Jordan Subban steps into draft spotlight

Updated: March 1, 2013, 5:15 PM ET
By Victoria Matiash

Escapability. While unrecognized by orthodox glossaries, the made-up noun is popular in today's contact-sport jargon. Like its more conventional stepsiblings (i.e., speed, strength, intelligence), the skill of being able to evade aggressive capture -- a football tackle or a hockey body-check -- is roundly admired. You can't crush what you can't catch. And defenseman Jordan Subban has "escapability" coming out the wazoo.

The trait is handy, since the Belleville Bulls defenseman isn't a big guy by anyone's measuring stick. Listed at only 5-foot-9, the youngest of three hockey-playing Subban brothers is considered the full package otherwise. Lauded for his vision, on-ice intelligence, stickhandling abilities and shot, Subban is already a standout at both ends of the ice for the OHL's Eastern Conference-leading Bulls. But as far as the club's general manager/head coach is concerned, it's the teen's ability to move his feet that makes him so special.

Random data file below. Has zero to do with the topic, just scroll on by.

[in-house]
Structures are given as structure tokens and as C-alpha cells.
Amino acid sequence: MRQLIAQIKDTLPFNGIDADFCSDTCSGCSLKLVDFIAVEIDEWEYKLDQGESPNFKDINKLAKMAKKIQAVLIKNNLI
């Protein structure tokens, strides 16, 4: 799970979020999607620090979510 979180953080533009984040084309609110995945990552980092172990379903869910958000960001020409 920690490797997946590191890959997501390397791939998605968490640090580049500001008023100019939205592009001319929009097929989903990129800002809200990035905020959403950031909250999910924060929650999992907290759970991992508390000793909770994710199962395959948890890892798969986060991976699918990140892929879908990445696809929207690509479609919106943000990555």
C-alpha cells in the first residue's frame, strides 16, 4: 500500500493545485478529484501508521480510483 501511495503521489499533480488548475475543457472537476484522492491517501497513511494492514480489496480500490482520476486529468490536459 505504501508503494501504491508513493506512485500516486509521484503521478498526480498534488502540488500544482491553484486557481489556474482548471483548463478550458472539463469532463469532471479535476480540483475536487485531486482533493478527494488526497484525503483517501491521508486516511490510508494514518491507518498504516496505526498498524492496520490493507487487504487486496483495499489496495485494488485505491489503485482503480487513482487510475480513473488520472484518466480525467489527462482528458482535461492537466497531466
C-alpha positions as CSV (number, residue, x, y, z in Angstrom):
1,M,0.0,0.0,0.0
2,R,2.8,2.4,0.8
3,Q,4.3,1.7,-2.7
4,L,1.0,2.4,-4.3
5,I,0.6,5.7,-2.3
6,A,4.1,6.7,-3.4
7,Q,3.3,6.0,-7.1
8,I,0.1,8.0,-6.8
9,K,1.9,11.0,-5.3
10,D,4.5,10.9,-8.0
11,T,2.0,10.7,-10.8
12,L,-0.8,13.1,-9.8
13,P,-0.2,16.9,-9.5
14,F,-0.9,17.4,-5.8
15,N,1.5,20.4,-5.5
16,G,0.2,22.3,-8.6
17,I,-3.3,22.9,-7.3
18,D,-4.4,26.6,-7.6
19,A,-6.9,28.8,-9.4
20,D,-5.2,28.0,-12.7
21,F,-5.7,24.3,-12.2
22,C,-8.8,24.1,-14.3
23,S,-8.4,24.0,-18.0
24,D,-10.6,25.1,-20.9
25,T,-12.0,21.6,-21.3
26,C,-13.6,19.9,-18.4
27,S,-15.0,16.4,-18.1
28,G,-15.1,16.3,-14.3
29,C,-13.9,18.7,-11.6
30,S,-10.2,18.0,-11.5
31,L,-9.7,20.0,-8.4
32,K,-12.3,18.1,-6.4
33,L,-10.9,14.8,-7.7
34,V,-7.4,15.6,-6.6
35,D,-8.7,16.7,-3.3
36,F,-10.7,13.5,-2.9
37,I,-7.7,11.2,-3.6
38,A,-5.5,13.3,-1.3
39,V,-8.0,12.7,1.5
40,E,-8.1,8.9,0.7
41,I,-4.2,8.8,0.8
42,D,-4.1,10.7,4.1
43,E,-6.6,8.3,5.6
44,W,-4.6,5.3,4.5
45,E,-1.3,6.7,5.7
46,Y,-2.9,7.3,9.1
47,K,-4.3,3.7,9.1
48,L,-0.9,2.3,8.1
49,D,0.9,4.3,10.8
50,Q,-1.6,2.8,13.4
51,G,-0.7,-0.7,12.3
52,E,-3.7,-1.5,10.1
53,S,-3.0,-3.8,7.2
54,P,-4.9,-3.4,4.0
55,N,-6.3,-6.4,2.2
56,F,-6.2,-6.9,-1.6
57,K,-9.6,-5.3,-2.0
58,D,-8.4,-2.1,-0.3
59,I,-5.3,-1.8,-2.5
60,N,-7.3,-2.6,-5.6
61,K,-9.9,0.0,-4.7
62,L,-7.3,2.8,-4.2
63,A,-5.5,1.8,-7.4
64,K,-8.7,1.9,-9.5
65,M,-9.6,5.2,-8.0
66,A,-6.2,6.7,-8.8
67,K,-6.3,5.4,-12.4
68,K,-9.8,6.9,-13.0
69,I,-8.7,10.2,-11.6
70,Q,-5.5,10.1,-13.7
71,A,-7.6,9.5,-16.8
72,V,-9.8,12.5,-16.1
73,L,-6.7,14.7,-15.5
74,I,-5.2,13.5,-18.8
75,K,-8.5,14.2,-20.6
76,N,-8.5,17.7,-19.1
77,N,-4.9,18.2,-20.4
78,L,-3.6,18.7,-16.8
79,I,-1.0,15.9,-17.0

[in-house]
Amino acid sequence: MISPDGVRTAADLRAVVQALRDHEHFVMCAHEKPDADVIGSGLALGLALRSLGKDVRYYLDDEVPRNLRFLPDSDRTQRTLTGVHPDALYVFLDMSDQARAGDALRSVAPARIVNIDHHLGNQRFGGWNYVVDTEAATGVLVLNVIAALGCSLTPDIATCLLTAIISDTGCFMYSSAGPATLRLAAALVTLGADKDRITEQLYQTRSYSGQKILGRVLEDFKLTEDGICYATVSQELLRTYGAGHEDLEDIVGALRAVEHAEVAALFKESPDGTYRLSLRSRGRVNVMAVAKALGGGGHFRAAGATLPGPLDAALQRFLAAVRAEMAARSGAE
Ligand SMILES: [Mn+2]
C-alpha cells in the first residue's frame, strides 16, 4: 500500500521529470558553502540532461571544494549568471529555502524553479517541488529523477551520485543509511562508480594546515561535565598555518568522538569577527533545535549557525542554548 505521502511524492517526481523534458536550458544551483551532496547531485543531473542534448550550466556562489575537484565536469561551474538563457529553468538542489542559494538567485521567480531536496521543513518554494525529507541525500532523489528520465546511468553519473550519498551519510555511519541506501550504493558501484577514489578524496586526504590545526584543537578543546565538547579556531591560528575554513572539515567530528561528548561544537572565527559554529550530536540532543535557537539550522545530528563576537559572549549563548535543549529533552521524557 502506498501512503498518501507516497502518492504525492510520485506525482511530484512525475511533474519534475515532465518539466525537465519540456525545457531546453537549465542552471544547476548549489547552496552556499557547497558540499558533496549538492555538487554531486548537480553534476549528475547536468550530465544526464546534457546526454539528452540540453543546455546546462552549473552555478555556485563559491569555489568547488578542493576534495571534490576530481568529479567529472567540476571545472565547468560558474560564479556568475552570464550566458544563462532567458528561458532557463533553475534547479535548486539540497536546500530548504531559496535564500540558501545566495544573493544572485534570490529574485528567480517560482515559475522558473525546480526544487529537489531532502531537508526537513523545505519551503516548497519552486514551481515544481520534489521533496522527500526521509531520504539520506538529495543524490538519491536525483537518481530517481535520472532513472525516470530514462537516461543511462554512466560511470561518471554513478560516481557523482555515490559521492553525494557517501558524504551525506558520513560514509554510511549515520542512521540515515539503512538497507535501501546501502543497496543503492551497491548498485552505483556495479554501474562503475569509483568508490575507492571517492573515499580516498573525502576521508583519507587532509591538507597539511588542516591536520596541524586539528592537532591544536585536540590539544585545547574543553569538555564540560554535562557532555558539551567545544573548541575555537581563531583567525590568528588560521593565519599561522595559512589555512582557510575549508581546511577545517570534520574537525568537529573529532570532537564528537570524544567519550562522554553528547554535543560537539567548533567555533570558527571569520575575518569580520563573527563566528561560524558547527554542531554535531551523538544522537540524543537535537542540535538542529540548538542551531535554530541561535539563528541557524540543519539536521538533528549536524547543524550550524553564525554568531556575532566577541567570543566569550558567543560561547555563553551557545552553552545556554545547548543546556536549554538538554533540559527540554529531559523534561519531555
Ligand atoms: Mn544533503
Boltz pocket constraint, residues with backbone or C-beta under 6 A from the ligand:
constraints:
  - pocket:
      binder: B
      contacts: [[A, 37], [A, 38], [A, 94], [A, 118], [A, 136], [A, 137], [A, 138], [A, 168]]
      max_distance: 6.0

"Because he's not a monster [in terms of] physical size, if bigger guys are moving and he's standing still, he's going to take penalties or he's going to get beat," said George Burnett, comparing Subban to former OHL defenseman Ryan Ellis (Nashville Predators) and Ryan Murphy of the Kitchener Rangers. "But that's no different from any other young player. When his feet are moving, when he's getting in and out of traffic, in and out of trouble, into the corner and out of the corner before a big forechecker comes down on him, he shows his special skills that separate him from a lot of other players."

The top Bulls defenseman in scoring (by a country mile) with 48 points in 59 games, Jordan is equal to regular blue-line partner Jake Worrad with a team-leading plus-18. A recent tear of 17 points in 13 games, including his first OHL hat trick, has only drawn more attention to the soon-to-be 18-year-old. While comparisons to former Bulls D-man P.K. Subban (Montreal Canadiens, 2nd round, 2007) are inevitable, Burnett suggests a high compete level genuinely seems to run in the family. Like his older brother, Jordan can heavily influence the outcome of a game when at his best.